The clear source for literacy: tools, downloads, and strategies for educators
The Engaging Learners website is your source for lessons that have been specifically adapted to the Literacy & Learning Center model. New resources and products will be added weekly, so you'll want to check back often.
Resource: The Adolescent Brain
Active educational strategies – particularly those that incorporate a social element, like Literacy & Learning Centers – help middle school and high school teachers take advantage of a developmental stage in which their students’ brains are particularly adaptable and malleable. To quote cognitive neuroscientist Sarah-Jayne Blakemore, “It’s a fantastic opportunity for learning and creativity.”
Watch this short TEDTalk to see how Blakemore compares the prefrontal cortex in adolescents to that of adults, to show us how typical “teenage” behavior is actually caused by the growing and developing brain.
Lexicographer: Or Write Your Own Dictionary
A lexicographer is someone who writes dictionary definitions. In this activity, students gather their own list of unfamiliar or unusual words during independent reading and, at the vocabulary center, enter them into their own personal dictionaries.
When they keep a personal record of newly acquired vocabulary words, students learn vocabulary as an aspect of self-directed and self-regulated learning. They practice using context clues and reference materials to determine word meanings, and they explore the relationship between word forms.
Student readers often need to be reminded that they have a lot of tools at their disposal whenever they encounter an unfamiliar word or phrase. This graphic organizer helps them visualize what they already know about a word (how it’s being used in a sentence), and look for clues or hints as to its meaning. They make their own, well-reasoned guess about the word's definition and then check it against a dictionary definition. This activity is appropriate to help with vocabulary acquisition in any content area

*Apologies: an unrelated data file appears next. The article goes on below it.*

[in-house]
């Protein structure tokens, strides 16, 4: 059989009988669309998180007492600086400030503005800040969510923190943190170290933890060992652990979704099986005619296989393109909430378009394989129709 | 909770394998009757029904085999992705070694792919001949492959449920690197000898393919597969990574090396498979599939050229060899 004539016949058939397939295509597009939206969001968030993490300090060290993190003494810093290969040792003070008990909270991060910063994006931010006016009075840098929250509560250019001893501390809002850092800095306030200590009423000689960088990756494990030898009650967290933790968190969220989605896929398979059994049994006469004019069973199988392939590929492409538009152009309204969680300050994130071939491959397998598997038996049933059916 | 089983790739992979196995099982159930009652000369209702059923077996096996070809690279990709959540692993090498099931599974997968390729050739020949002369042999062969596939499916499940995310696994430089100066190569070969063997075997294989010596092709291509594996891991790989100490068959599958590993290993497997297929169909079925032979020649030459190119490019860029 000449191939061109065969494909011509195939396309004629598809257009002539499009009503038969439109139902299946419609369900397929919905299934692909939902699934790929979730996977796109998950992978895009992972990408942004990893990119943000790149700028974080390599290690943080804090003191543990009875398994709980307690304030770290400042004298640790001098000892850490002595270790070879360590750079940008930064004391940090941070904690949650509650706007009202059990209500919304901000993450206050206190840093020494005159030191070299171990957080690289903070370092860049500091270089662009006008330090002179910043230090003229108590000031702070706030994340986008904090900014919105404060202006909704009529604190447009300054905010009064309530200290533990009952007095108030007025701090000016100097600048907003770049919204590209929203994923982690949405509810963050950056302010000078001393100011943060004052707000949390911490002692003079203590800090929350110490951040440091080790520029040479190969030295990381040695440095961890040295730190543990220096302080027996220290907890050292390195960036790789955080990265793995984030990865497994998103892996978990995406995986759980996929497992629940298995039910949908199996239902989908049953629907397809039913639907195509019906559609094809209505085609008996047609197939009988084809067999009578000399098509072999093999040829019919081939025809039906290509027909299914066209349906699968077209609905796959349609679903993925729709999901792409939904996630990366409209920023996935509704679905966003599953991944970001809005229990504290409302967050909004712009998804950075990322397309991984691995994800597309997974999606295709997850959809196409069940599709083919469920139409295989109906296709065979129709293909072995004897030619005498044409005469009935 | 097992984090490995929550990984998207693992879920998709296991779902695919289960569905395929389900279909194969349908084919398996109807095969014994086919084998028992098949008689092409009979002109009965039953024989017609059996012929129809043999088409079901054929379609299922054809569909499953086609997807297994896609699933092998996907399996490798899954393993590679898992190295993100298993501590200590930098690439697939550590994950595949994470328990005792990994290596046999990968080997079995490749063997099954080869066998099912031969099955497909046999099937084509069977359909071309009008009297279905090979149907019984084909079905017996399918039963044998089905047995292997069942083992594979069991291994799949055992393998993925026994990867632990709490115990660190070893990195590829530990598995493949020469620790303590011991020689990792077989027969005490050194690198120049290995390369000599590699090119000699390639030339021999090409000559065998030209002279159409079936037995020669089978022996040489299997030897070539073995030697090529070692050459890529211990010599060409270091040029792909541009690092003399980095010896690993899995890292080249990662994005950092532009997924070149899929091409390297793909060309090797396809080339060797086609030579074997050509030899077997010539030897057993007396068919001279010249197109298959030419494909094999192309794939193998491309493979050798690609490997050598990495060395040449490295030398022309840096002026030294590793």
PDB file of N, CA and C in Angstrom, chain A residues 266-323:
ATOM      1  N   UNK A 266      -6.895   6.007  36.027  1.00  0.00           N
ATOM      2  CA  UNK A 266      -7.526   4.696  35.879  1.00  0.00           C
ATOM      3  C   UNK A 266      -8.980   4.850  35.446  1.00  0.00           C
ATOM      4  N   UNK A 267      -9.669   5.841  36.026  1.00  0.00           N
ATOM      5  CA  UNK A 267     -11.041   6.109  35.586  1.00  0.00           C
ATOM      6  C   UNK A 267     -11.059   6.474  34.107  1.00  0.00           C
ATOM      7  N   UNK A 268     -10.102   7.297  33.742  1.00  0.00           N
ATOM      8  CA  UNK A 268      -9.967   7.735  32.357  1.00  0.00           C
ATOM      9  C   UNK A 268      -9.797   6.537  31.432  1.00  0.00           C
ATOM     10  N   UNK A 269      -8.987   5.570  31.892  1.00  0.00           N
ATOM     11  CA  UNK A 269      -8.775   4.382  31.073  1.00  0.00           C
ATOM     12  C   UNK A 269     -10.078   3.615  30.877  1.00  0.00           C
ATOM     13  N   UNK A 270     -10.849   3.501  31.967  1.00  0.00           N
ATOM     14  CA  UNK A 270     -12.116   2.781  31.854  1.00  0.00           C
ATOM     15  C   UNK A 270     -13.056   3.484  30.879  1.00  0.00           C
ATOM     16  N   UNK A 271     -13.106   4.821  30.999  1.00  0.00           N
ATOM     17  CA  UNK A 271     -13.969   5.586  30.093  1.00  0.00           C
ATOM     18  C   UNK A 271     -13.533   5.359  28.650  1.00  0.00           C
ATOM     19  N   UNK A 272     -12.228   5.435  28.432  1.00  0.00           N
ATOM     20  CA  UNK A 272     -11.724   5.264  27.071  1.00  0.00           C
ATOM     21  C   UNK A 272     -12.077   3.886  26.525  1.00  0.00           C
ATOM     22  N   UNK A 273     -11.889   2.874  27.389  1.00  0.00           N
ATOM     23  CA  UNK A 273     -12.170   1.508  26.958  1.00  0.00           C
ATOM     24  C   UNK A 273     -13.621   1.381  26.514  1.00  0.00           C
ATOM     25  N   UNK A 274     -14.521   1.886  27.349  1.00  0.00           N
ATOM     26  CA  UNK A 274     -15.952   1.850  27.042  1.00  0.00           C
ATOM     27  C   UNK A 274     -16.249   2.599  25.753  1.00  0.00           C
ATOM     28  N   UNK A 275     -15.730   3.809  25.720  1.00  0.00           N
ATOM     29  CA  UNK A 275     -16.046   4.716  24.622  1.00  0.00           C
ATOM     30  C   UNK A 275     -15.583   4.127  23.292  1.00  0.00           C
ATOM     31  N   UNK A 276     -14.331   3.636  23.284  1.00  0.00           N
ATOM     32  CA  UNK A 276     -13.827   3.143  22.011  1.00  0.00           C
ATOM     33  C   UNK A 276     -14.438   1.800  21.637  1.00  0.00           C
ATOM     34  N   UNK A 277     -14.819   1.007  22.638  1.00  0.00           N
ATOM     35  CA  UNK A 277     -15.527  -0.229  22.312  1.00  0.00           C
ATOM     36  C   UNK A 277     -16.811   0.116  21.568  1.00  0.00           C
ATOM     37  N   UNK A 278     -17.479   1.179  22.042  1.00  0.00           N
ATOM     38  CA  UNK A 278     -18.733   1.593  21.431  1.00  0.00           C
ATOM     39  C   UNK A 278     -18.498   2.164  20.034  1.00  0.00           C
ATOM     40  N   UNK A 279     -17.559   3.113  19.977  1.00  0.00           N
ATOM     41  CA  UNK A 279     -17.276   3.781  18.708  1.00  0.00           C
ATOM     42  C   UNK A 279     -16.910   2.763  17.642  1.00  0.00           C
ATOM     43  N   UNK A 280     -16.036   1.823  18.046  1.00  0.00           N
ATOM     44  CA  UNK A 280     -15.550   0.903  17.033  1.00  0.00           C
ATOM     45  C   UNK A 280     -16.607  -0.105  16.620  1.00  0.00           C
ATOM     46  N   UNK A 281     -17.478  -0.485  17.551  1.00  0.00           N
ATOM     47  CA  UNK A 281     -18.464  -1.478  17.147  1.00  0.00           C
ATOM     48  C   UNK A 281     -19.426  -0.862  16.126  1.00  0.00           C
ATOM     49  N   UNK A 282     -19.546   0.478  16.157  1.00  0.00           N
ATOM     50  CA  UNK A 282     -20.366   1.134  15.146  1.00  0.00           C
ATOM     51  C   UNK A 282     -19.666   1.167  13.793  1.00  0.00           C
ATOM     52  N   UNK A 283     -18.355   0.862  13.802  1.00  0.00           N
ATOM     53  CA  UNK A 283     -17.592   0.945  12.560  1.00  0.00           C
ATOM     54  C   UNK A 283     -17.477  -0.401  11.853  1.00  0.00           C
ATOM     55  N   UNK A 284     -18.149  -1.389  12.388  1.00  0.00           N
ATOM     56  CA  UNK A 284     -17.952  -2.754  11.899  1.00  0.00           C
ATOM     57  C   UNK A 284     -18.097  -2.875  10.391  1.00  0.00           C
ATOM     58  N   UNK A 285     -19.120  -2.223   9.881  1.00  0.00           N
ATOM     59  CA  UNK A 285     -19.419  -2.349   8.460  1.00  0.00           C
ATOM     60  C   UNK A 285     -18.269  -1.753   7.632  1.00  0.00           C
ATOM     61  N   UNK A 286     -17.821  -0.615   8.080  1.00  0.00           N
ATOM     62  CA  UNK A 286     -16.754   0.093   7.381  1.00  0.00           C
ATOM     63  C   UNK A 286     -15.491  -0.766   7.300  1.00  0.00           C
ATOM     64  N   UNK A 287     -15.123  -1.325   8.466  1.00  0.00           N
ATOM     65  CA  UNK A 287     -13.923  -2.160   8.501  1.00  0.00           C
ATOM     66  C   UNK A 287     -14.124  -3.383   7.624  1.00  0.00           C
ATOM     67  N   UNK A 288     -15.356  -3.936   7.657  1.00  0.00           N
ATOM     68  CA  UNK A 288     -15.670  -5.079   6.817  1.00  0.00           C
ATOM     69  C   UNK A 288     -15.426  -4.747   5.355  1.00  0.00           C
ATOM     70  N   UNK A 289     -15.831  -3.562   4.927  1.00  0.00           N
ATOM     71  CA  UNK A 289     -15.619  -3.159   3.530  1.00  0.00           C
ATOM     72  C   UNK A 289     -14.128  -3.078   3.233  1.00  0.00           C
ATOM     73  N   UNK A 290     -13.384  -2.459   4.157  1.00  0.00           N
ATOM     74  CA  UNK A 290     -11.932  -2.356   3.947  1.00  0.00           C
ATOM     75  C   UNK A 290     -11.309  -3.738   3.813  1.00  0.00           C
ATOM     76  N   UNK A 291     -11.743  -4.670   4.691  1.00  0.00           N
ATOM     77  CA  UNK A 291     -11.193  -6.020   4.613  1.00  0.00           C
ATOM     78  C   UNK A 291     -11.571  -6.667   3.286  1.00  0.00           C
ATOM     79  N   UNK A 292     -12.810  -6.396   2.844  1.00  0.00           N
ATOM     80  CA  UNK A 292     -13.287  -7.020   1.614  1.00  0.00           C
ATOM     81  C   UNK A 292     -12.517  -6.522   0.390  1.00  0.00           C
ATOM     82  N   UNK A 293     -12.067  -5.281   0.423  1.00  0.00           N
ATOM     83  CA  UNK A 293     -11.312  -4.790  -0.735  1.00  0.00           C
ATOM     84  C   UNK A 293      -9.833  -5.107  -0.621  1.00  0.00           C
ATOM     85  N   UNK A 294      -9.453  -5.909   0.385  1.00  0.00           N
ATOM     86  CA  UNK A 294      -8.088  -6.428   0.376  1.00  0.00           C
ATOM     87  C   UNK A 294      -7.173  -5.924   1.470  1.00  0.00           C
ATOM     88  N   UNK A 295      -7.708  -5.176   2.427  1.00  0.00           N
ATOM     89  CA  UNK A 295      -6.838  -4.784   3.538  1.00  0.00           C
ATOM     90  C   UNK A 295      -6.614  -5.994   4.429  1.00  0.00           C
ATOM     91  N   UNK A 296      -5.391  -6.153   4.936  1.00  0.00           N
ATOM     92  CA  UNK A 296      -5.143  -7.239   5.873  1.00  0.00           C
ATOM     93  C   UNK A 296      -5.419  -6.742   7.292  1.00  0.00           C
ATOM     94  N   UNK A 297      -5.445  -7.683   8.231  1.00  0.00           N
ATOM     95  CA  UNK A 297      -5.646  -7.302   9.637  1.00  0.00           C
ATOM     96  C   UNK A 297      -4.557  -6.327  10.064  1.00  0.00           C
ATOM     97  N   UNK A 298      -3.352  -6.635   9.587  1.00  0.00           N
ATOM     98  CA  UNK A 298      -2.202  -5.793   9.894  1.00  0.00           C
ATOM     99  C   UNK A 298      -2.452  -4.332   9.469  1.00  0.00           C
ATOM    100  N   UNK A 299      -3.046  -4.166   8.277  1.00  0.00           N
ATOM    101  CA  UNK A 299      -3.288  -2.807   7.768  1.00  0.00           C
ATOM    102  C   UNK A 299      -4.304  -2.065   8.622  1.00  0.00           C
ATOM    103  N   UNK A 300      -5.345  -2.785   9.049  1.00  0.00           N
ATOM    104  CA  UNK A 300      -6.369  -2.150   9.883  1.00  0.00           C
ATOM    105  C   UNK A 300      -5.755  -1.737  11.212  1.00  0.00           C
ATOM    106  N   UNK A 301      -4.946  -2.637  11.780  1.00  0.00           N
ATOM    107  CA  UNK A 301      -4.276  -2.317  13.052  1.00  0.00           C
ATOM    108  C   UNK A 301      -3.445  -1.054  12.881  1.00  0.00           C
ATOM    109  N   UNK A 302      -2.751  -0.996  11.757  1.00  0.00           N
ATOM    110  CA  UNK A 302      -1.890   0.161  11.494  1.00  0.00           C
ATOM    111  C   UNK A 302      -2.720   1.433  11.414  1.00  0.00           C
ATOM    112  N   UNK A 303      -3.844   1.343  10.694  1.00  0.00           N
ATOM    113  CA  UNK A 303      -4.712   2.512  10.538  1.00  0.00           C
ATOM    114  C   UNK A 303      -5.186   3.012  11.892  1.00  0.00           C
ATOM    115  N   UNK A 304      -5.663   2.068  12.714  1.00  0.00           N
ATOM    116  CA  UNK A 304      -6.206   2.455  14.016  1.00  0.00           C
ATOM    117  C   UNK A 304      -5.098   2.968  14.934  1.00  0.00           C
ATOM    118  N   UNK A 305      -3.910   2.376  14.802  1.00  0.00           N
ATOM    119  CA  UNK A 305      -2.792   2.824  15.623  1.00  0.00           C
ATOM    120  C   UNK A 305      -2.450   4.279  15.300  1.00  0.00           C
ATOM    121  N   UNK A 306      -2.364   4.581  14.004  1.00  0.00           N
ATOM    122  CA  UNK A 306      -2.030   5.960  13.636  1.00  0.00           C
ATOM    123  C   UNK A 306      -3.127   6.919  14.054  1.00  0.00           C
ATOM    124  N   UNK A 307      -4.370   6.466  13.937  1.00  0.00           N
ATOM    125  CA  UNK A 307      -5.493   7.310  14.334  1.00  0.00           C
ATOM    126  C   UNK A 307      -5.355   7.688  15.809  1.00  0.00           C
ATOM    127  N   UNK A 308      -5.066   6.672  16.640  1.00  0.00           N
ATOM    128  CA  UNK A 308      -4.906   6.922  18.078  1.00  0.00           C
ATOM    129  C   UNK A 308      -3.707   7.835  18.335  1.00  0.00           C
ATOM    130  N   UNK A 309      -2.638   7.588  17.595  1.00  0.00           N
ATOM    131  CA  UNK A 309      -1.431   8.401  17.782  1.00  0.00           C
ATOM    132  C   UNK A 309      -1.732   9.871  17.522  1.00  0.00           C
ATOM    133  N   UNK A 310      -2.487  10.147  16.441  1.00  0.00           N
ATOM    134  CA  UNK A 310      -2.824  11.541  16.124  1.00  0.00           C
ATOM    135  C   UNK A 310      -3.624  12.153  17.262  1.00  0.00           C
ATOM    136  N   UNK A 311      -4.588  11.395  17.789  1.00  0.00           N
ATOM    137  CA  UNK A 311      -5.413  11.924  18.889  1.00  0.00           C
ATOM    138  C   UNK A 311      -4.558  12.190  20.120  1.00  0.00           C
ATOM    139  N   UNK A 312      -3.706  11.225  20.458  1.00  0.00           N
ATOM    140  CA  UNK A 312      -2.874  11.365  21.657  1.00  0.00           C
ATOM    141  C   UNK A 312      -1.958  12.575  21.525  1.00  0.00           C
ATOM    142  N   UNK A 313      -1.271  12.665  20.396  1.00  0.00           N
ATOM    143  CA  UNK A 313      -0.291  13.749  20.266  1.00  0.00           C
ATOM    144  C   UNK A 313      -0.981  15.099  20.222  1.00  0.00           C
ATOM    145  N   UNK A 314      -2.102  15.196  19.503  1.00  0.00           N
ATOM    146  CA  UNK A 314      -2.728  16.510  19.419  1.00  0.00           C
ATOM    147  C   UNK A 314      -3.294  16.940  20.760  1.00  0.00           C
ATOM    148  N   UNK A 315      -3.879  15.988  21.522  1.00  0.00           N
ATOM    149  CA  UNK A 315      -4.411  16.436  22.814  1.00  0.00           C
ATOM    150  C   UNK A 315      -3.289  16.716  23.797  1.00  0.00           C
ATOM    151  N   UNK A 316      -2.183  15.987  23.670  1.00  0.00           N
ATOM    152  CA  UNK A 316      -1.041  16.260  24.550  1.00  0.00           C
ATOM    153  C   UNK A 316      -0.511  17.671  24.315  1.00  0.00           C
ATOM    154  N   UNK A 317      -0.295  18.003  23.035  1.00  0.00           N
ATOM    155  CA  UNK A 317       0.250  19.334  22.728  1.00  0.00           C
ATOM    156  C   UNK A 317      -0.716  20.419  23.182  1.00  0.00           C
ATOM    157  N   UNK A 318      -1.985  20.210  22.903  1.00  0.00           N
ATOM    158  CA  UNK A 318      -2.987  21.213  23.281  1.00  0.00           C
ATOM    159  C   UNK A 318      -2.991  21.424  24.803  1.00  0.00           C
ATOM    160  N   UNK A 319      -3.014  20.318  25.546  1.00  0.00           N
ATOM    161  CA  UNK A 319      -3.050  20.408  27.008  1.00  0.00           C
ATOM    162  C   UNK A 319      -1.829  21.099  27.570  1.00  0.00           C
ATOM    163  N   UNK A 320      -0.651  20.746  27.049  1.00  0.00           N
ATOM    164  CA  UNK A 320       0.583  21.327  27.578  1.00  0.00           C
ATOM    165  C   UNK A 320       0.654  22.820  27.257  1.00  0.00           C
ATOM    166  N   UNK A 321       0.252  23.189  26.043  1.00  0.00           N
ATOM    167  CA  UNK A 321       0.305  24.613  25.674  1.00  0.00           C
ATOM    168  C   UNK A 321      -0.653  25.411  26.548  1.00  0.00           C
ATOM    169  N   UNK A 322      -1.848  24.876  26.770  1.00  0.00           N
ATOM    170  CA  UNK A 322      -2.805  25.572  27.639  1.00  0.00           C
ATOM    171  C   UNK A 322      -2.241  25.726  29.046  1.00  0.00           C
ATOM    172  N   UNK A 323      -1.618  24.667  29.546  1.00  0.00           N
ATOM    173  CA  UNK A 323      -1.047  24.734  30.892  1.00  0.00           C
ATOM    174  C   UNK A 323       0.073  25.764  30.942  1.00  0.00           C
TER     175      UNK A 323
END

This activity encourages students to look for context clues, explore what they know about word construction, and consider their own prior knowledge whenever they encounter an unknown word.
Students are given a chance to self-reflect on a resolution and form a personal opinion: Strongly Agree, Agree, Disagree, or Strongly Disagree. Then, as new information is read aloud, students are invited to re-examine their opinion and change their mind.
Students read, listen, and self-reflect. They learn to recognize the elements of an argument and identify claims through close reading, close listening, and inference. They use reasoning, consider evidence, and explore point of view, as they adjust their personal opinions based on new information.
Reading TogetherIdentifing claimInferencePoint of viewArgumentationELAMathematicsScienceSocial StudiesSpeak & ListenReasoning
Resource - Entrance Slip Strategy